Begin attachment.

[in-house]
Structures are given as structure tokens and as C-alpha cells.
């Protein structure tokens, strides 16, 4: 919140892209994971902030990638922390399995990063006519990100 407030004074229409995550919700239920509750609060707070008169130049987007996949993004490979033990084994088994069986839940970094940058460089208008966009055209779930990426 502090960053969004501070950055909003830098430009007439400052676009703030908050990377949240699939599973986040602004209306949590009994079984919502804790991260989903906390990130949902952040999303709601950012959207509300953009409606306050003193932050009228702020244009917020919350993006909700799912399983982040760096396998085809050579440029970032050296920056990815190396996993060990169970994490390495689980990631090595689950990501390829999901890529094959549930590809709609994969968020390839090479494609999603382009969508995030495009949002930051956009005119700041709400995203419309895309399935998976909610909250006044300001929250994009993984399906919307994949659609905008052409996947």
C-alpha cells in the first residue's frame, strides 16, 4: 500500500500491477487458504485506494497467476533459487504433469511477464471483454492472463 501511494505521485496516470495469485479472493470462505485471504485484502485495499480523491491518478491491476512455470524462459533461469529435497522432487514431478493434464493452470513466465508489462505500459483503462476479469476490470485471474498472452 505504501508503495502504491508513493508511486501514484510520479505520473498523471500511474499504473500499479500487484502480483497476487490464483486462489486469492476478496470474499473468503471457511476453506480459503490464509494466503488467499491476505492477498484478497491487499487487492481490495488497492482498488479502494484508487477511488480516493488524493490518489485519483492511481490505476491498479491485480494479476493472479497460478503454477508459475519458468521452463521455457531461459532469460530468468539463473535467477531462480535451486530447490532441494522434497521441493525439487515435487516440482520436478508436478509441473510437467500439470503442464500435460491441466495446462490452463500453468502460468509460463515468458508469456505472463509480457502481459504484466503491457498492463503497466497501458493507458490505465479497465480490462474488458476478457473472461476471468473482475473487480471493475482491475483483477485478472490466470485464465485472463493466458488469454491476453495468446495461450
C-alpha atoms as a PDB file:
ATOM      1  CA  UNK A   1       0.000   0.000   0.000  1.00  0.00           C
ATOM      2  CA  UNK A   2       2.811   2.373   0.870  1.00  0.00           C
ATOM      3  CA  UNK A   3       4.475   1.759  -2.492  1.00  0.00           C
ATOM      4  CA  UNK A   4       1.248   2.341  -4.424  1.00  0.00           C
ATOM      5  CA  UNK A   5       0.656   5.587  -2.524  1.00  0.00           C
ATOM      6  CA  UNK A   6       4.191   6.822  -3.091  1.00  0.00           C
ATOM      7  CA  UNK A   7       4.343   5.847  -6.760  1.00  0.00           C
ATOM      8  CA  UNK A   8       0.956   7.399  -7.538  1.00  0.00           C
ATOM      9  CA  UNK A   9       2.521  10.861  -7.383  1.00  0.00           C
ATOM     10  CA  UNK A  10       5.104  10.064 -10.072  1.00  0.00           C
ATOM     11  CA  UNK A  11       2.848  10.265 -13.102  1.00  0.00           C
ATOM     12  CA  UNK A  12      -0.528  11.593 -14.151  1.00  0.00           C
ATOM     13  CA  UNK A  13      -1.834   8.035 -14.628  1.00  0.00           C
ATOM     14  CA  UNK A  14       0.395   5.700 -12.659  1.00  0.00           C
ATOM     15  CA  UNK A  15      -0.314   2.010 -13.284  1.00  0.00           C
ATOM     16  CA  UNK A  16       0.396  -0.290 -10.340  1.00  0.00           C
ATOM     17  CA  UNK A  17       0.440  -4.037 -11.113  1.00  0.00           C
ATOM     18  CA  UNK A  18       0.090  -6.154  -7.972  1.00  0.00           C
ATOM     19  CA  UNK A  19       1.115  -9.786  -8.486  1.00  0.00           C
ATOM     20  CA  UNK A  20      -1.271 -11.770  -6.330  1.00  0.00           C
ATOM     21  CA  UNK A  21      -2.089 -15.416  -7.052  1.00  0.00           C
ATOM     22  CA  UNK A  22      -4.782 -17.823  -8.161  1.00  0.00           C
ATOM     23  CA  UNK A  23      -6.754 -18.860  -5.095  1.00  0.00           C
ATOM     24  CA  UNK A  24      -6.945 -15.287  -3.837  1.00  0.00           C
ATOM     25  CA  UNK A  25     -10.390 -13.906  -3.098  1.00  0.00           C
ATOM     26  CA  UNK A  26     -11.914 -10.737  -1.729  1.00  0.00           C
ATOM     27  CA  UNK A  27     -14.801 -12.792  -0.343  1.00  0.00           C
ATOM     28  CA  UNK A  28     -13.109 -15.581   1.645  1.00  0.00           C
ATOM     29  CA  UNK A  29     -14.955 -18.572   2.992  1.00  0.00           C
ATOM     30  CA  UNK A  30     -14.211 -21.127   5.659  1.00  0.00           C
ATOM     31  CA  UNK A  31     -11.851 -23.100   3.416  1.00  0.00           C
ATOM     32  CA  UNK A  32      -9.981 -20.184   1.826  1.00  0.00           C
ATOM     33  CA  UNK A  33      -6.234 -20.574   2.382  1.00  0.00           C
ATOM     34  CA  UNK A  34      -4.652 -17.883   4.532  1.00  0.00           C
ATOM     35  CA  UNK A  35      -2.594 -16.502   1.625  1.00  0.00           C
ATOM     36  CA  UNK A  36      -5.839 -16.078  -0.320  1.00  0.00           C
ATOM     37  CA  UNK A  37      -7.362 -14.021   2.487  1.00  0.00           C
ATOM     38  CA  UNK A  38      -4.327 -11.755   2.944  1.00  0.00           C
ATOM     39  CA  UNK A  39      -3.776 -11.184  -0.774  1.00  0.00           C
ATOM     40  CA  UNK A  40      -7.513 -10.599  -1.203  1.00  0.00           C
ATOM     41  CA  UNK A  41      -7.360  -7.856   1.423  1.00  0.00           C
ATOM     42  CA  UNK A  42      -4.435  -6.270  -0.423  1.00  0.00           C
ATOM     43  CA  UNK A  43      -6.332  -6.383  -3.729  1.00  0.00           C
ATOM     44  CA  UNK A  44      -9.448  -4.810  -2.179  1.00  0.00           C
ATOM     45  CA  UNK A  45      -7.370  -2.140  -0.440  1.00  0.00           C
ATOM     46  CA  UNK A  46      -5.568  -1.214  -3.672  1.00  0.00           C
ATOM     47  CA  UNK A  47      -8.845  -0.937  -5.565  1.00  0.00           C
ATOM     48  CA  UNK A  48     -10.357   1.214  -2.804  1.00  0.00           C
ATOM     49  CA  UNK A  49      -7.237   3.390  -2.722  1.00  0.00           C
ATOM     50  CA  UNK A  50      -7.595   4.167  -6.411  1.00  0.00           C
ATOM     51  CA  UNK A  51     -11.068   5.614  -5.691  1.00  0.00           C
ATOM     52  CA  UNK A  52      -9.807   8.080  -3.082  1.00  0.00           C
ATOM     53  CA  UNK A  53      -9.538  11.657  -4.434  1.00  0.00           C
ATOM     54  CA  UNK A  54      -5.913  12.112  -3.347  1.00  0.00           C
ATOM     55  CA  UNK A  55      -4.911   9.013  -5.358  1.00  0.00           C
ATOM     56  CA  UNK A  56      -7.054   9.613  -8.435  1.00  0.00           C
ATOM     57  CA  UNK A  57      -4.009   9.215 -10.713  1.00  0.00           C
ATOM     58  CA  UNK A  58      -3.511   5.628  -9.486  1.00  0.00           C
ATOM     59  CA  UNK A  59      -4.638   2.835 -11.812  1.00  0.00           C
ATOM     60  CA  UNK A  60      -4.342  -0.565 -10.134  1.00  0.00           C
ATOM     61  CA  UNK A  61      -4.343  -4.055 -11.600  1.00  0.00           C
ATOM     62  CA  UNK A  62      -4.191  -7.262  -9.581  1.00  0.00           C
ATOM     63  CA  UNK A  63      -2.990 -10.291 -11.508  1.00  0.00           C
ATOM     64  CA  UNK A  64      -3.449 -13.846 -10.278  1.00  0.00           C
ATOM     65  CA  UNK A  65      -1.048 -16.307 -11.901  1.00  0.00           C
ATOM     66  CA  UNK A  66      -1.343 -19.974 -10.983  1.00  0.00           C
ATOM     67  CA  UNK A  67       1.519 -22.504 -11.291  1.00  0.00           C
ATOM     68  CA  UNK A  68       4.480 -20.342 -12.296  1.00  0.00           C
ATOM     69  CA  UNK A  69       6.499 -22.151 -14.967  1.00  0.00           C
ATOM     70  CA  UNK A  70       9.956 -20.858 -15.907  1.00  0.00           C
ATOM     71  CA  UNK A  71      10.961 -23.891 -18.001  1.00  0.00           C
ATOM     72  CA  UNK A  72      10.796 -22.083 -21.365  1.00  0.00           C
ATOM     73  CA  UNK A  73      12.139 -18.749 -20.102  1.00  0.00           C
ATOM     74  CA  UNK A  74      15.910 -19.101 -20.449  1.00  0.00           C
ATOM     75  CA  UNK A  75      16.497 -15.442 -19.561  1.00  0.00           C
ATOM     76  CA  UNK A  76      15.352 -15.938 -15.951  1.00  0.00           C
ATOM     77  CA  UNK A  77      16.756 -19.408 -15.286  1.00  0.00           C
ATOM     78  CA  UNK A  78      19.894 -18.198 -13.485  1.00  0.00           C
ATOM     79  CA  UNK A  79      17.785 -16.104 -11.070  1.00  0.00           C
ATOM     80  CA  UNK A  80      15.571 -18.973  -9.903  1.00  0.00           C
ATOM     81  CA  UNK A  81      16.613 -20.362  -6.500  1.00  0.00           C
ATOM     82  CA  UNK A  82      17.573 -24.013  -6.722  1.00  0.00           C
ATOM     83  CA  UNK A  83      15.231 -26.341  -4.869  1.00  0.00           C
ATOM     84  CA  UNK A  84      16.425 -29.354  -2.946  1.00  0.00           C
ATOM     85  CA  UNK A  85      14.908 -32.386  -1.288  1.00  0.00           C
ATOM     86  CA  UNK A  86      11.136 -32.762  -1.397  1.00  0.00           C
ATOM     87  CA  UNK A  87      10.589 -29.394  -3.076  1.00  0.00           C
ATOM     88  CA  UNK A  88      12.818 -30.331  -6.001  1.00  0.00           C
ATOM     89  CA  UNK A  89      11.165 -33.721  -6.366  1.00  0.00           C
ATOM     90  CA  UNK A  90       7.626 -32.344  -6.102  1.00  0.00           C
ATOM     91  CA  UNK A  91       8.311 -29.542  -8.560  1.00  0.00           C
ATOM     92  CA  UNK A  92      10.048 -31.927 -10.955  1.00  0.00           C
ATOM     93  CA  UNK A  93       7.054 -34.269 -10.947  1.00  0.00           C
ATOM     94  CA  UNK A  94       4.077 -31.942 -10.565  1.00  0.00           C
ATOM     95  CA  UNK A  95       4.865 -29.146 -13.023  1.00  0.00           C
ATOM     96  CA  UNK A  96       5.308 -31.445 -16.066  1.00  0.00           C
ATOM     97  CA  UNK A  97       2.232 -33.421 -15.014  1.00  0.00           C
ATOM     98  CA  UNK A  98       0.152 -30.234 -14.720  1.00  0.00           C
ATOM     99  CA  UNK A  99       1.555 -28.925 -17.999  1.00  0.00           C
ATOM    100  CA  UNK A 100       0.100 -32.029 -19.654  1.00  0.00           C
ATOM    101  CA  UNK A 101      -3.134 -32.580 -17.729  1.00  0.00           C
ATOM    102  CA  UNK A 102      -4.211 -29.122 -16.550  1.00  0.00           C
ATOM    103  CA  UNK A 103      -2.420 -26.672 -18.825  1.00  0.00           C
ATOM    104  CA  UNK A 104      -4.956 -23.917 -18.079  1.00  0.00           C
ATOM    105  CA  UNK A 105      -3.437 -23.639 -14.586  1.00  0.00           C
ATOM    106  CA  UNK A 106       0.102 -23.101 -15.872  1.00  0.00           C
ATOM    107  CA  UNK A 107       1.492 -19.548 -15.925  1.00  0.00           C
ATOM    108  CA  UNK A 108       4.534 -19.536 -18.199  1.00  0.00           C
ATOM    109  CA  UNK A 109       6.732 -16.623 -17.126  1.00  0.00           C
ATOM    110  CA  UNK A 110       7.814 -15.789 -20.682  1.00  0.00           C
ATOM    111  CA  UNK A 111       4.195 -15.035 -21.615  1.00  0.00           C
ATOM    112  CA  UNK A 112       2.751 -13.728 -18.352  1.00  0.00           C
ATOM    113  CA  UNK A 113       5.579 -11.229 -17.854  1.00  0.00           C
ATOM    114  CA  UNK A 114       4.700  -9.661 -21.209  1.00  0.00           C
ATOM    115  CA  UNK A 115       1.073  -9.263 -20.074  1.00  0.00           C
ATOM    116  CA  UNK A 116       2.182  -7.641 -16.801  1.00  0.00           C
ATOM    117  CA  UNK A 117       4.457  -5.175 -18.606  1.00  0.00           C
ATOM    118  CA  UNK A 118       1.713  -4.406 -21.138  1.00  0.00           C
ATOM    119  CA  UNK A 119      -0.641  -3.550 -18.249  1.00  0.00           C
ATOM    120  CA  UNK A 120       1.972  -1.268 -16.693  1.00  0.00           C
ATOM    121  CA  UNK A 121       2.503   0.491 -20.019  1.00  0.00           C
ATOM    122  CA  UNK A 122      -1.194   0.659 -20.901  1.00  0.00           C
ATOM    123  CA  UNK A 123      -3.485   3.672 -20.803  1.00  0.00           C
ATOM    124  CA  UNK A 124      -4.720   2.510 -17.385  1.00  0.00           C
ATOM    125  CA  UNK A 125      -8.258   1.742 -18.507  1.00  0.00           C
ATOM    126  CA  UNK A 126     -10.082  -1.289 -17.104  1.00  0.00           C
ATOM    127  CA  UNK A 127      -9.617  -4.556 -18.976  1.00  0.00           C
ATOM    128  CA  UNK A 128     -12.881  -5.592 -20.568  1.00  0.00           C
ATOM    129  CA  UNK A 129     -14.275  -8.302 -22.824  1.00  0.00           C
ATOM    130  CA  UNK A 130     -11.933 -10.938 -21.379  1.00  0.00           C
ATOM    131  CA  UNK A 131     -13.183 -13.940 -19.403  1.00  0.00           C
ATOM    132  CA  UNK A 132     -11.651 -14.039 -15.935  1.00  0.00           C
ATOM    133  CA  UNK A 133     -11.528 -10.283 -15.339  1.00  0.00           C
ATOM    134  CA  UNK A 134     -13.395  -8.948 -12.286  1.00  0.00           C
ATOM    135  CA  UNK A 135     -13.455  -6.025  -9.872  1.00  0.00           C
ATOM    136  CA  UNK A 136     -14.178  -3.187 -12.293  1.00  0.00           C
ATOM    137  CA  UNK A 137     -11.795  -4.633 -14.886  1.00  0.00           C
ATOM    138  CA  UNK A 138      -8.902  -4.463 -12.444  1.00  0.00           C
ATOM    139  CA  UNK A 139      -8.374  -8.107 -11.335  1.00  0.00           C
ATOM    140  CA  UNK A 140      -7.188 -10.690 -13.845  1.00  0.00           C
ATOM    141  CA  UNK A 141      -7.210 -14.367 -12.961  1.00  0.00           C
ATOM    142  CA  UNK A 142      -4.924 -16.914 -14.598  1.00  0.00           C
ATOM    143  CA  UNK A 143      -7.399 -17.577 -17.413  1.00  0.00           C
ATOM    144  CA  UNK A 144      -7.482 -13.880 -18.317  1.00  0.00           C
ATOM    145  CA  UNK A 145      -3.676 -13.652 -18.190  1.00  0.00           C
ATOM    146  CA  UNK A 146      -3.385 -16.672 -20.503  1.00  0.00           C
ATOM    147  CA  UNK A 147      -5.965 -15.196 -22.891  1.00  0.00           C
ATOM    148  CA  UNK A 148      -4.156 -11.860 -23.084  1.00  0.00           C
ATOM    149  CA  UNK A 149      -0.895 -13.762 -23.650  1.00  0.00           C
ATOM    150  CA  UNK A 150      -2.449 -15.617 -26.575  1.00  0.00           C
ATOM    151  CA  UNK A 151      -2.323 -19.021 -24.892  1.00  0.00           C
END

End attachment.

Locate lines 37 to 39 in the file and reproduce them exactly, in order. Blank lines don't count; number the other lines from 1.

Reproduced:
ATOM     32  CA  UNK A  32      -9.981 -20.184   1.826  1.00  0.00           C
ATOM     33  CA  UNK A  33      -6.234 -20.574   2.382  1.00  0.00           C
ATOM     34  CA  UNK A  34      -4.652 -17.883   4.532  1.00  0.00           C